Pot may not technically be legal in California, but the stigma against it is already long gone in the state, reports the New York Times. With medical marijuana legal since 1996 and even former a Republican governor—Arnold Schwarzenegger, of course—having decriminalized possession of small amounts of the drug, smoking pot in America's most populous state has gone from a just-say-no crime to a non-issue. "I can remember when your second conviction of having a single marijuana cigarette would get you two to 20 in San Quentin," says John Burton, California's Democratic chairman. Nowadays, people openly light up at concerts—even at indoor venues where smoking a regular cigarette would get you kicked out.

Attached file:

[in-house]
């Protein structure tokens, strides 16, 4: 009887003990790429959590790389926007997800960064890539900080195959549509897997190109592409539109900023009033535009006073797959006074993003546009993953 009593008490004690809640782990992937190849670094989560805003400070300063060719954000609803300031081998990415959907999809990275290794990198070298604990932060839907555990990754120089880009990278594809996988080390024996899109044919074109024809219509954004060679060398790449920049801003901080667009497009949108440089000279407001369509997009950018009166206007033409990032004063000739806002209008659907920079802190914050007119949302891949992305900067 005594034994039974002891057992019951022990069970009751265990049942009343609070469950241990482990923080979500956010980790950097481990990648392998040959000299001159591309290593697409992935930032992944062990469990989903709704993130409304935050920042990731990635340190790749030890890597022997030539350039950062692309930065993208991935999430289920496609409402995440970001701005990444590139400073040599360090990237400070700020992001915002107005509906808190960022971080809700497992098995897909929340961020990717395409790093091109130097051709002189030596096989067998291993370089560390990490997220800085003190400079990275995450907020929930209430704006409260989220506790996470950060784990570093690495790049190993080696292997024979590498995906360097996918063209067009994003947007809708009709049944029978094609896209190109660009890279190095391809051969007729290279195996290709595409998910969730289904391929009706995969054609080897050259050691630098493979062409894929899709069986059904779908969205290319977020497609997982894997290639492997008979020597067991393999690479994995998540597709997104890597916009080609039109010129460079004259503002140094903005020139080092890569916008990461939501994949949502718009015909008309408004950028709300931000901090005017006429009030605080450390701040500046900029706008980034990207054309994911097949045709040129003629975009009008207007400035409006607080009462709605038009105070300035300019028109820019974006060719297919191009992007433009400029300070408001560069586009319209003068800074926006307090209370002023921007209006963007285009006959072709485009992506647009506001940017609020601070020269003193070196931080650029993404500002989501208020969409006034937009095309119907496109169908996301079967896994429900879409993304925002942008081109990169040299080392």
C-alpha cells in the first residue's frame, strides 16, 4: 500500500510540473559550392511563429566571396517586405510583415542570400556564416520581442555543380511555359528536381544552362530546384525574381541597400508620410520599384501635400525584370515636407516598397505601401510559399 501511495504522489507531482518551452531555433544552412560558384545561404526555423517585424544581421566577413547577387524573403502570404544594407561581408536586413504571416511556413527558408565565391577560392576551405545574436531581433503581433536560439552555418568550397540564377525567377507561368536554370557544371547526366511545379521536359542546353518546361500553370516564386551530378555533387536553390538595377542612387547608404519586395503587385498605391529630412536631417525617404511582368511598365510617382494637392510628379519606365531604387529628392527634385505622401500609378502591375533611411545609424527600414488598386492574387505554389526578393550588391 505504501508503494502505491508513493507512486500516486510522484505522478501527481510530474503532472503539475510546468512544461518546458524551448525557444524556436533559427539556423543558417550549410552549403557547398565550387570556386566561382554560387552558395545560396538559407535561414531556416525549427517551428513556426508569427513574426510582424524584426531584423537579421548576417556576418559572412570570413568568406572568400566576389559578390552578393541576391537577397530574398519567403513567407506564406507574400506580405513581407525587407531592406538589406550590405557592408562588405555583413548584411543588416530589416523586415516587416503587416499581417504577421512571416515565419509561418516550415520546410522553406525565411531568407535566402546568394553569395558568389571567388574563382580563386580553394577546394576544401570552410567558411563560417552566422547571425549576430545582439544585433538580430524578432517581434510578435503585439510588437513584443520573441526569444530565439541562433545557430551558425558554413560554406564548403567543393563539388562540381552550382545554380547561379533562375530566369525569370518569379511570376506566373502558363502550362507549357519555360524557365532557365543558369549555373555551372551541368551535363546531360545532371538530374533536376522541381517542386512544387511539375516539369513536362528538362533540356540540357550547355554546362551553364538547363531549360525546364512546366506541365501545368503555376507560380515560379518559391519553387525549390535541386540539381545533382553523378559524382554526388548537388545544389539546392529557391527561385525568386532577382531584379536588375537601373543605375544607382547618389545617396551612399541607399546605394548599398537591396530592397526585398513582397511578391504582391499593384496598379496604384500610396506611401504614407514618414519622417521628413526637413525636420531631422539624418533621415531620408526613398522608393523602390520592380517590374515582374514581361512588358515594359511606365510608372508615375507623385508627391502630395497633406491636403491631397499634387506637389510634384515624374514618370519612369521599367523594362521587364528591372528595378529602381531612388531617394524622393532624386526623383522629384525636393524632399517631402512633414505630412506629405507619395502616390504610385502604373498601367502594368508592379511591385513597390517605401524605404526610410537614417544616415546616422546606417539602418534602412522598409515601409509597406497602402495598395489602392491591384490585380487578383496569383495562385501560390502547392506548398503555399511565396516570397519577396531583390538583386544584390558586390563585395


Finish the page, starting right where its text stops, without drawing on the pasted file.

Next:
Of course, marijuana is still illegal in most of the US, as the Justice Department reminds California with each medical marijuana dispensary shutdown, and some people interviewed for the Times article declined to use their names for fear it could hurt their careers. But the trend remains unmistakeable. "It's shocking, from my perspective, the number of people that we all know who are recreational marijuana users," says Gavin Newsom, California's lieutenant governor. "[Anti-pot laws] just don’t make sense anymore. It's time for politicians to come out of the closet on this."